[EDITORIALS]Dubious improvementThe Korea Composite Stock Price Index has broken the 1,100 mark. The government has announced that gross domestic product grew at a higher-than-expected 3.3 percent in the second quarter. The finance minister has urged domestic businesses and citizens in general to dispel pessimistic thoughts about the economy, saying it could grow at a rate of 4 percent during the second half and 5 percent next year.
But for ordinary households, the situation does not seem to be getting better. Though GDP grew at a 3-percent rate, gross domestic income did not grow. As we have imported expensive raw materials and sold exports cheaply, national income has stood still. It is no surprise that ordinary people sense no economic improvement. Factoring out consumption overseas, which grew by 30 percent during the second quarter, brings the quarter’s 2.7-percent growth in consumer spending down to a mere 1.5 percent. In other words, people are not opening their wallets here, though they spend lavishly overseas. This will not improve matters.
The biggest challenge is sagging corporate investment, which prompted even the finance minister to say, “Korean companies have more than 70 trillion won ($70 billion) in cash, yet they rarely invest.” Corporate spending on infrastructure and facilities grew at a rate of just 2.8 percent during the second quarter.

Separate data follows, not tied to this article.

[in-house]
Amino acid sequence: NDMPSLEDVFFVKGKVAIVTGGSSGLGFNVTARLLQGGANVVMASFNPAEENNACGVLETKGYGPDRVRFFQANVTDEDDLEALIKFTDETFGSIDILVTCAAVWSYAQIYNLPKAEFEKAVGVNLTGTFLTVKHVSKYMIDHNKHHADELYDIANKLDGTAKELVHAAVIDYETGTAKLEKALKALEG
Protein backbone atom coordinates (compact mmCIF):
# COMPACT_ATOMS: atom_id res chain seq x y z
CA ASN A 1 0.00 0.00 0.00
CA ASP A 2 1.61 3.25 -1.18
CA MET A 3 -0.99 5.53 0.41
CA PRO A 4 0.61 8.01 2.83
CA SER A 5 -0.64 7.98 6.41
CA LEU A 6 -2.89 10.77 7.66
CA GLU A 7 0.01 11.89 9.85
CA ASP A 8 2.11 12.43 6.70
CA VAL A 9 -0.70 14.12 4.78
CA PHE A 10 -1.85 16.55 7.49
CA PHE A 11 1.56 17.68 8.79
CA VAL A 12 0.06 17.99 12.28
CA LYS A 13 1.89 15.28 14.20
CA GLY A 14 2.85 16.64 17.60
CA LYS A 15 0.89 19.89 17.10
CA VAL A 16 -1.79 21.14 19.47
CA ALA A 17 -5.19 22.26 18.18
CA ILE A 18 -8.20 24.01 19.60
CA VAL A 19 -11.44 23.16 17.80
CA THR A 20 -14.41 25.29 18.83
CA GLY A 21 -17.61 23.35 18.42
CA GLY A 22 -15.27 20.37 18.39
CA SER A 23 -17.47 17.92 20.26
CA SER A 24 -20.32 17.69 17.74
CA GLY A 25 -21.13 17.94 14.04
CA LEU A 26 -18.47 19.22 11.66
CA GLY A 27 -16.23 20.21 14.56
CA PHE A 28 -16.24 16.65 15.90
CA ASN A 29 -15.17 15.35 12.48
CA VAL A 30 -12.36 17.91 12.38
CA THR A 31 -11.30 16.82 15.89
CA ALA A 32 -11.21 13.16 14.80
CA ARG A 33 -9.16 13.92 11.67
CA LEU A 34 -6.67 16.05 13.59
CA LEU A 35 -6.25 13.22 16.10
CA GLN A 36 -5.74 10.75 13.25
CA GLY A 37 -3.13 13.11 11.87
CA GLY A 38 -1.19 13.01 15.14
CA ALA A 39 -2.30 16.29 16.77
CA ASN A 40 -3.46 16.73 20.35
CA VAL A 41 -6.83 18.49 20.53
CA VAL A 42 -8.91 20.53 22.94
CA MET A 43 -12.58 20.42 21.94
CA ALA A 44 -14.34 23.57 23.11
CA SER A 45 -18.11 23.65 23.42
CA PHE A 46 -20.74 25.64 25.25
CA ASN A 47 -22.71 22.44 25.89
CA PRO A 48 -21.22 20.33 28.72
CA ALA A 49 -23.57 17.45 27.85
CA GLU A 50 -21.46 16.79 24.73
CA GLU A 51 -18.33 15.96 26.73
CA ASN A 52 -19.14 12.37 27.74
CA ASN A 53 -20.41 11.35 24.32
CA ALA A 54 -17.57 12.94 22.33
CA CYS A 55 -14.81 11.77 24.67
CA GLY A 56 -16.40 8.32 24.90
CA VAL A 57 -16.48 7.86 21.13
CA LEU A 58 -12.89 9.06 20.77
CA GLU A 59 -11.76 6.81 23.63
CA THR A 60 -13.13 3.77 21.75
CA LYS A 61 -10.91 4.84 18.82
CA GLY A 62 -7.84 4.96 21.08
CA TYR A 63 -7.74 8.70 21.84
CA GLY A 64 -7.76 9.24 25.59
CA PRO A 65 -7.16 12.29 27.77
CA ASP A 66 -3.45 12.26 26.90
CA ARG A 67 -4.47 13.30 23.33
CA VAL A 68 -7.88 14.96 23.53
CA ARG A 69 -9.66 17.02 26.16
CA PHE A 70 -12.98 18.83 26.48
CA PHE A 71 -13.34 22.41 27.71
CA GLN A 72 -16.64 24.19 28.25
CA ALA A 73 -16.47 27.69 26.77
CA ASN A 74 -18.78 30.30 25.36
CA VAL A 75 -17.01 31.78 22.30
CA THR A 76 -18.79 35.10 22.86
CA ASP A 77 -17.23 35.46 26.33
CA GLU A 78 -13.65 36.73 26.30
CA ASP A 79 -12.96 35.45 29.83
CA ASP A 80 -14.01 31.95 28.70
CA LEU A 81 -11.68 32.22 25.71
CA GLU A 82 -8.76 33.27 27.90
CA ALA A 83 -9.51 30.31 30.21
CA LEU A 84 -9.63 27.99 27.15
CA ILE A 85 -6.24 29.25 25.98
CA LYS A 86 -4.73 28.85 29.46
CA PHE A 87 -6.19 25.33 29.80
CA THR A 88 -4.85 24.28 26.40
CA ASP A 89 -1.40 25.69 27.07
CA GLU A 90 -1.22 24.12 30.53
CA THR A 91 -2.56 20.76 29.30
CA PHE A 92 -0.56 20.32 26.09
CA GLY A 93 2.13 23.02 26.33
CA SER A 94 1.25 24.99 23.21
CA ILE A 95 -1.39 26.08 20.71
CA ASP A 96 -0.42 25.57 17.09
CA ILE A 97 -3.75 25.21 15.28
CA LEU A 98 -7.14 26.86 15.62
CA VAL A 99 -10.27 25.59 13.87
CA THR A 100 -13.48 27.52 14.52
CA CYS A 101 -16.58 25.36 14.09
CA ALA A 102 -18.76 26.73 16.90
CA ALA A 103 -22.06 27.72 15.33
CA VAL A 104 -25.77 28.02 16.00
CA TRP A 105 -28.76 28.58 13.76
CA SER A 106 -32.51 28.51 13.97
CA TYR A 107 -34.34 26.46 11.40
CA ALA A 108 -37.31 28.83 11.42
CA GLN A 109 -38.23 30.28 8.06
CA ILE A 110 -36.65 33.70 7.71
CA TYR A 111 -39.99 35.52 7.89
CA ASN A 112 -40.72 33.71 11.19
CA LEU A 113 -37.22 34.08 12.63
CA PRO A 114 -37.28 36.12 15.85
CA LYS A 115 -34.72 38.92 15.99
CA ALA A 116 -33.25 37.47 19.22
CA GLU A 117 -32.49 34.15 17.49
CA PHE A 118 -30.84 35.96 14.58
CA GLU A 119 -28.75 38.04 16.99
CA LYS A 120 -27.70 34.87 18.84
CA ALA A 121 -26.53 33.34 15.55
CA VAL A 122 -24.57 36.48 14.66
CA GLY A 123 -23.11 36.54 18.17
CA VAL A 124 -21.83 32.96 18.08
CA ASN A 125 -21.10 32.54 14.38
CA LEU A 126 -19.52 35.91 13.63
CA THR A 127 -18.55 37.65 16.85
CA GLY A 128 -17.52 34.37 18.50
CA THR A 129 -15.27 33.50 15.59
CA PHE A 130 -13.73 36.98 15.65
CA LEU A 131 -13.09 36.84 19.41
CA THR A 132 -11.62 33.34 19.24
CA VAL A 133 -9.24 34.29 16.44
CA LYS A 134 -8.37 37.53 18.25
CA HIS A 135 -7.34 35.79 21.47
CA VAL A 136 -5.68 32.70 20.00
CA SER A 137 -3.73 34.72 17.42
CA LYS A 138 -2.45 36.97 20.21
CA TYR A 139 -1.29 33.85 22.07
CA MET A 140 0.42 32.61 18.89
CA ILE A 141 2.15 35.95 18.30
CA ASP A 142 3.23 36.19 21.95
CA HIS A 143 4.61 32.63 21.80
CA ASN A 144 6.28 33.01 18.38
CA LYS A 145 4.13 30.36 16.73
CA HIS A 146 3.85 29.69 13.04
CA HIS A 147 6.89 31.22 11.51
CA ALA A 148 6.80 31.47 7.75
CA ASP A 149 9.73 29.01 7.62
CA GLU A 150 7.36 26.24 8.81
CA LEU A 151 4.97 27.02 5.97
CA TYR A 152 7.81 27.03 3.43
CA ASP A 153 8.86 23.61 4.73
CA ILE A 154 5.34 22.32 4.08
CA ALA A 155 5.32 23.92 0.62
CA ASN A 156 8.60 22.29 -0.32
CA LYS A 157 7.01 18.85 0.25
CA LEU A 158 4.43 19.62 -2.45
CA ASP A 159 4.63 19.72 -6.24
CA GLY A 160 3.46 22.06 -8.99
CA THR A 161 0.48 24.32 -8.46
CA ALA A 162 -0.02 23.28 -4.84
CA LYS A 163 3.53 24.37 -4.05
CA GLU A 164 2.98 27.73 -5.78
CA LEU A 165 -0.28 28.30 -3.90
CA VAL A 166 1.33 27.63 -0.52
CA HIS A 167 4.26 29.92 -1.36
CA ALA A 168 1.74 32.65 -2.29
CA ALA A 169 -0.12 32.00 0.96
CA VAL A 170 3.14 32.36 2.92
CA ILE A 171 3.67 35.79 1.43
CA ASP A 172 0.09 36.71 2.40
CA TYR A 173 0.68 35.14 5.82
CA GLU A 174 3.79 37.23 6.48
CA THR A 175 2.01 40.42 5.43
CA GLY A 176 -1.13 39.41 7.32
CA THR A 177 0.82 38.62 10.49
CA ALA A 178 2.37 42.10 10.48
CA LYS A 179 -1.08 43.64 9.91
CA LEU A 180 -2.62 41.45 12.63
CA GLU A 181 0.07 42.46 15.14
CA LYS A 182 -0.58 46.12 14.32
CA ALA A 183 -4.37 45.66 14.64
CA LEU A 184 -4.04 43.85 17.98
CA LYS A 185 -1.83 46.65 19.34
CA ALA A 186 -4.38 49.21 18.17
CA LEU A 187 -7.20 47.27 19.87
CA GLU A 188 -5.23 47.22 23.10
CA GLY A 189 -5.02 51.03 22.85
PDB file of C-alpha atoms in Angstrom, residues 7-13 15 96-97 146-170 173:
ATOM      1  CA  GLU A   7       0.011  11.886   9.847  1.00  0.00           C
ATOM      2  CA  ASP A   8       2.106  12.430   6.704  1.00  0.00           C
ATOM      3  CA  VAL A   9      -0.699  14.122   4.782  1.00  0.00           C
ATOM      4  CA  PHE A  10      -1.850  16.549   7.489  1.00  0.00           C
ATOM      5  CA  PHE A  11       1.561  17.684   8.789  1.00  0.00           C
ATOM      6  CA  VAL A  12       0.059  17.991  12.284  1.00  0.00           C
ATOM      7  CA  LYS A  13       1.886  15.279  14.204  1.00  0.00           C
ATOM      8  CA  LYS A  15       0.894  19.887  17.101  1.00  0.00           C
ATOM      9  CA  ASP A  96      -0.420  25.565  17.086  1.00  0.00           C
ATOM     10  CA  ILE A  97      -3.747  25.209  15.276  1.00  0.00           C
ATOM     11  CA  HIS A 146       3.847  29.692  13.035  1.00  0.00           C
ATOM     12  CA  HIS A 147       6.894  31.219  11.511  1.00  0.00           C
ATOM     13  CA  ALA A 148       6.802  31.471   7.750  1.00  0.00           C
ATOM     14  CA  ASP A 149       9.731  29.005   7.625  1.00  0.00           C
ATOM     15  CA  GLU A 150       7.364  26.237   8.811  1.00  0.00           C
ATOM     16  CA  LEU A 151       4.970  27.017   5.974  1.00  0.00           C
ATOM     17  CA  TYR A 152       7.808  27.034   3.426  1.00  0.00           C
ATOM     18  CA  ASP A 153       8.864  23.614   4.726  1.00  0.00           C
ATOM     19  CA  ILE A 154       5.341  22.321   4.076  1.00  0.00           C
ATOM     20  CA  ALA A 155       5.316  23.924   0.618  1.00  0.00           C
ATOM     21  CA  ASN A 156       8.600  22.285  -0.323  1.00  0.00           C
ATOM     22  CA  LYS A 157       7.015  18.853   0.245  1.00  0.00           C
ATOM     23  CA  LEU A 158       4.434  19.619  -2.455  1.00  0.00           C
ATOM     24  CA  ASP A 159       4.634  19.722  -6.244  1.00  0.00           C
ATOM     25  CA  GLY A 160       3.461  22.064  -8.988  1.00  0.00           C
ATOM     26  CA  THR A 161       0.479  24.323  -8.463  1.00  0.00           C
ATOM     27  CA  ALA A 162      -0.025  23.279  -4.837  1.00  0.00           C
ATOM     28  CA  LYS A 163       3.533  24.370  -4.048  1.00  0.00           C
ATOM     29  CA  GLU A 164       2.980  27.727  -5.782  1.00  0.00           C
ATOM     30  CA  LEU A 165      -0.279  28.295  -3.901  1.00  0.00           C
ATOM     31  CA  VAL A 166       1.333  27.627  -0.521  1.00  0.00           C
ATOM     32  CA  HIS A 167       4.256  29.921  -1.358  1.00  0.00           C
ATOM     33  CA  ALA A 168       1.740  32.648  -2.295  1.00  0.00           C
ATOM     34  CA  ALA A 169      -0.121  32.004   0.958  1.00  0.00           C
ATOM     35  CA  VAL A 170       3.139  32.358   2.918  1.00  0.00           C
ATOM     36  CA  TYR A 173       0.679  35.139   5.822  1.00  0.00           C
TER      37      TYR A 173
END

Now we need to look at whether the stock market surge is based on fundamental economic health, or is just a mini-bubble caused by high liquidity and low interest rates. A market surge not backed by corporate investment is bound to reach its limit soon. Export growth has been in the single digits this year, and there will be no way out unless consumer spending and corporate investment improve. It is imperative that consumers and businesses regain confidence. Three-percent growth, which is far below our potential, will not convince them that things are getting better.
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